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Horticulture in space

Horticulture in space
Healthy root systems develop in the nutrient-rich spray.
Healthy root systems develop in the nutrient-rich spray. / Flickr
  • NASA are investigating ways to grow plants without using soil, a method that has been used for several years by commercial growers

Ever heard of hydroponic, aeroponic or fogponic systems for cultivating plants? They are all procedures for growing plant material whether from cuttings or seeds, without using soil.

The growing media are water, air and nutrients. These high tech systems have been around for a number of years but have mainly been used by commercial growers. NASA has been researching this technique for food production on the moon, Mars and beyond.

Although I don’t imagine many readers will consider growing next year’s crops of tomatoes and peppers this way, the aeroponic system could be a useful tool for keen gardeners to increase the success rate of rooting cuttings.

The basic system consists of a reservoir and submerged pump, a misting system (it looks a bit like the element in a kettle with holes for nozzles) and the lid which has foam discs with slots for the cuttings to be pushed through.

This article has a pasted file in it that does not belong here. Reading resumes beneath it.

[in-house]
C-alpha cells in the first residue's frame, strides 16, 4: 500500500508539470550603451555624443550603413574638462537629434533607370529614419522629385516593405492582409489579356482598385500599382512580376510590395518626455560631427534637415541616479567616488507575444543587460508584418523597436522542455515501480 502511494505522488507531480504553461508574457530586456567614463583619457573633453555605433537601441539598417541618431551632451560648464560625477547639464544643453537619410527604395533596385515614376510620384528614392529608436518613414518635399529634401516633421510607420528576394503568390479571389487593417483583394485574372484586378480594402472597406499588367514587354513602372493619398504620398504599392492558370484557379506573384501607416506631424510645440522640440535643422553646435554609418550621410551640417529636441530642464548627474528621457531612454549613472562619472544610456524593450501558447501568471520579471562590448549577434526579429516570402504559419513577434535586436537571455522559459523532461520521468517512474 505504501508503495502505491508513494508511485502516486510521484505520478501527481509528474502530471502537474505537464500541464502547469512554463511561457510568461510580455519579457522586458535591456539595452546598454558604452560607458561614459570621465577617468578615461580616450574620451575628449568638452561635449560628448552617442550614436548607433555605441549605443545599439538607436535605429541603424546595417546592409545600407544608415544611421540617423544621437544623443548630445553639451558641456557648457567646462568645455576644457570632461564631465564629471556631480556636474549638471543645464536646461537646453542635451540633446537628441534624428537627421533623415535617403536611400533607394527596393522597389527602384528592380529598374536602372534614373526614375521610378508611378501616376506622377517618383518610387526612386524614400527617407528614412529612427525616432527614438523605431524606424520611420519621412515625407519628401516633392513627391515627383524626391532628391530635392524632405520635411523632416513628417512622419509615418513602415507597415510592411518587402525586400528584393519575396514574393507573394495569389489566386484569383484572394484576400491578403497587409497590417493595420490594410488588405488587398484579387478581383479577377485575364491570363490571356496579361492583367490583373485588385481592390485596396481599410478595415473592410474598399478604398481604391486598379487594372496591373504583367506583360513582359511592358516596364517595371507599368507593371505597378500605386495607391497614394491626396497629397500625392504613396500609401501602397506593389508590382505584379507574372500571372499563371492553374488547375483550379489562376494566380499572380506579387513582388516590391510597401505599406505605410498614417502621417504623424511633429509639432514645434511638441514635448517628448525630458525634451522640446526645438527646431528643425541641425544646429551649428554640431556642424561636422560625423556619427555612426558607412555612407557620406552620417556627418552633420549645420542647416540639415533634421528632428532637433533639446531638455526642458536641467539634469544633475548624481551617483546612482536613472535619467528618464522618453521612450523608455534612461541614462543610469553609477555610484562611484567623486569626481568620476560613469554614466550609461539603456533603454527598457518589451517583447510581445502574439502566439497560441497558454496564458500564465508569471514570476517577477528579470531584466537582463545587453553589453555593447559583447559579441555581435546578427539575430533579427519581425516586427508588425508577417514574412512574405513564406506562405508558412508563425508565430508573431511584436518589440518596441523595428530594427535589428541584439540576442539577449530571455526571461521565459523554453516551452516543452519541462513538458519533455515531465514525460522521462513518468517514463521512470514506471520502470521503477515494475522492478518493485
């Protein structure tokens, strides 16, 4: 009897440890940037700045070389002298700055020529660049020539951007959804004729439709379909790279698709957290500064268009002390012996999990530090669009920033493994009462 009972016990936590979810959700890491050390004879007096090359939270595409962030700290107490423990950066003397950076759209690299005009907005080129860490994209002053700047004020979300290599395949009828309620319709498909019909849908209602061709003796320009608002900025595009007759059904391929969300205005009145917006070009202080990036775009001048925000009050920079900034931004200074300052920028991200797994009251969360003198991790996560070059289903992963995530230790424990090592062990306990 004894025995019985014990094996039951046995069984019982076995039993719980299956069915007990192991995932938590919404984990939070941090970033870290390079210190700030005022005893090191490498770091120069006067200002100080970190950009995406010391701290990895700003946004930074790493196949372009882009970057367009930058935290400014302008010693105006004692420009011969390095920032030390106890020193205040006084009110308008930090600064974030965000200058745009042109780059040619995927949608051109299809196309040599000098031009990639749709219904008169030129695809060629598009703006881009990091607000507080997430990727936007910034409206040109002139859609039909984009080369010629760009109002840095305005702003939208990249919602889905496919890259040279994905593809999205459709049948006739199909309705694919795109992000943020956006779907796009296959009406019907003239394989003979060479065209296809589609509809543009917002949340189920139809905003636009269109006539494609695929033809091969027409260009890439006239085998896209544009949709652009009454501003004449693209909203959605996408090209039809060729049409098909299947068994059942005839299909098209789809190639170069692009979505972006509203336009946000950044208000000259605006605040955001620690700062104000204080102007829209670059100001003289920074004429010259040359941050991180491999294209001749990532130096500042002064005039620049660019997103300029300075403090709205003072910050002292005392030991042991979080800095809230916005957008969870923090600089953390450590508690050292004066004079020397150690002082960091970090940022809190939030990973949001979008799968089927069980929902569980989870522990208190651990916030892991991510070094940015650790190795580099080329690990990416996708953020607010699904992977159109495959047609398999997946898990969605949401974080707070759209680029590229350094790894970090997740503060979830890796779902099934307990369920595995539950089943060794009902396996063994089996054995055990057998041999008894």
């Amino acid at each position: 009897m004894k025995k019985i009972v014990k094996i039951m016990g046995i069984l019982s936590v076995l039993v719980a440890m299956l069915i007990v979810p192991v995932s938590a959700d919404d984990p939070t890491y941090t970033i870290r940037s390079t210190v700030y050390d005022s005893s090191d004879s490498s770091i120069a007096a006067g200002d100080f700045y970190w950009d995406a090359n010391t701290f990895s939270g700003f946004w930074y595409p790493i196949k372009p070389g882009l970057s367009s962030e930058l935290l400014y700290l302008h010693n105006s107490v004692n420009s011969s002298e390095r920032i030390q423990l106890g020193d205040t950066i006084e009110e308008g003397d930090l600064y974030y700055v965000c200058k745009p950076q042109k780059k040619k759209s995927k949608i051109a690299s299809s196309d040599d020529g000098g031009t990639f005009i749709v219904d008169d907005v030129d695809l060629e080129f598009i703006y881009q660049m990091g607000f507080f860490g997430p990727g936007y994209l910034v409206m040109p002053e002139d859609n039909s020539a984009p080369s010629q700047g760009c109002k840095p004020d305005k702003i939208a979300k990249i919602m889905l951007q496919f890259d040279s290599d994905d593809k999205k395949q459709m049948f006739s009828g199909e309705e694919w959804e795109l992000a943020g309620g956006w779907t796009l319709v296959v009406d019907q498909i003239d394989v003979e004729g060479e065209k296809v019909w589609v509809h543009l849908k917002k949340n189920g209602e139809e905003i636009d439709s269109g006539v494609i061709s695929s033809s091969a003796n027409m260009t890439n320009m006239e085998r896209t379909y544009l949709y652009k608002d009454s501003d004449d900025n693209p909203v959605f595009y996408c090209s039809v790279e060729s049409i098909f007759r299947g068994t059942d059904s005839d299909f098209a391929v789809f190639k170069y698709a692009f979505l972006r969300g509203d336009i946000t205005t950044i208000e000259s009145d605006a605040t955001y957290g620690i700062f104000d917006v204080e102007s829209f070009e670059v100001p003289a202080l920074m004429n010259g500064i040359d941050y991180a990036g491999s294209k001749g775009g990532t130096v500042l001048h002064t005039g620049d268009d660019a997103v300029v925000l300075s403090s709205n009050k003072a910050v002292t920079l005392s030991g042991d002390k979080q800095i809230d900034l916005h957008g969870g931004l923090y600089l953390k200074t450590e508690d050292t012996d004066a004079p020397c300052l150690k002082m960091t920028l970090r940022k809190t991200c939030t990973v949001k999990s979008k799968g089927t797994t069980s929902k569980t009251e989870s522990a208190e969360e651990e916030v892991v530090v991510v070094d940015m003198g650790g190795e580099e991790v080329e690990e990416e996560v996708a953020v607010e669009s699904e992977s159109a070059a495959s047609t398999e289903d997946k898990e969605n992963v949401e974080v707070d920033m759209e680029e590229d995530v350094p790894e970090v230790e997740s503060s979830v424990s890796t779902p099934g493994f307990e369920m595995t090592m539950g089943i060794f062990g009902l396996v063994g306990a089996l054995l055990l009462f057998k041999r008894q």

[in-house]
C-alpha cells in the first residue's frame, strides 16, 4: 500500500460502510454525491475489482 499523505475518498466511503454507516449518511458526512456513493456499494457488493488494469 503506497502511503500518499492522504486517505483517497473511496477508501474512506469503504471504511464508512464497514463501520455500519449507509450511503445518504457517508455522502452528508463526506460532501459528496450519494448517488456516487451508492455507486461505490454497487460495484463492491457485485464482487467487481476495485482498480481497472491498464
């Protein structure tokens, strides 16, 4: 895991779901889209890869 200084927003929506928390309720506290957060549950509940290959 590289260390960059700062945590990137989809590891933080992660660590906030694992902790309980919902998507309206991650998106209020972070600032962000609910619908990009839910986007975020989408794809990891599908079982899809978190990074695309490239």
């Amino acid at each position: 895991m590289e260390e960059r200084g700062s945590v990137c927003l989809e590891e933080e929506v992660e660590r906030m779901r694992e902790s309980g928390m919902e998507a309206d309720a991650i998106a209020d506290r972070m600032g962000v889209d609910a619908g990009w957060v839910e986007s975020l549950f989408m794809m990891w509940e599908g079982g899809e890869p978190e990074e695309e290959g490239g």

Cuttings should be about 10cm long with all the leaves removed from the lower 4 to 5cm. This bare portion is pushed through the foam and left dangling. When water is introduced and the pump switched on, the cuttings are misted from underneath; they don’t actually sit in the water (unlike hydroponics where aerated water enriched with nutrients flows through the roots).

The cuttings should be placed in a position where they will get lots of natural light but not direct sunlight. Once fine hair roots start to form, a nutrient will need to be introduced into the reservoir, the water should be changed at this point. The nutrient can be bought online or a bit of guess work and ordinary plant fertiliser could be a cheaper option.

Cuttings will then develop secondary roots and be ready to plant out, sometimes in as little as 11 days. Fogponics is a very similar system which produces very fine water droplets.

The nutrient dosage will depend on the size of the reservoir and a guide should be included with the system. Liquid nutrients are obviously much easier to add than dried forms (which may clog up the jets).

The nutrients needed for healthy root growth are primarily nitrogen, potassium and phosphorous, with secondary nutrients calcium, magnesium, and micro nutrients iron, zinc, molybendum, manganese, boron, cobalt and chlorine for further development.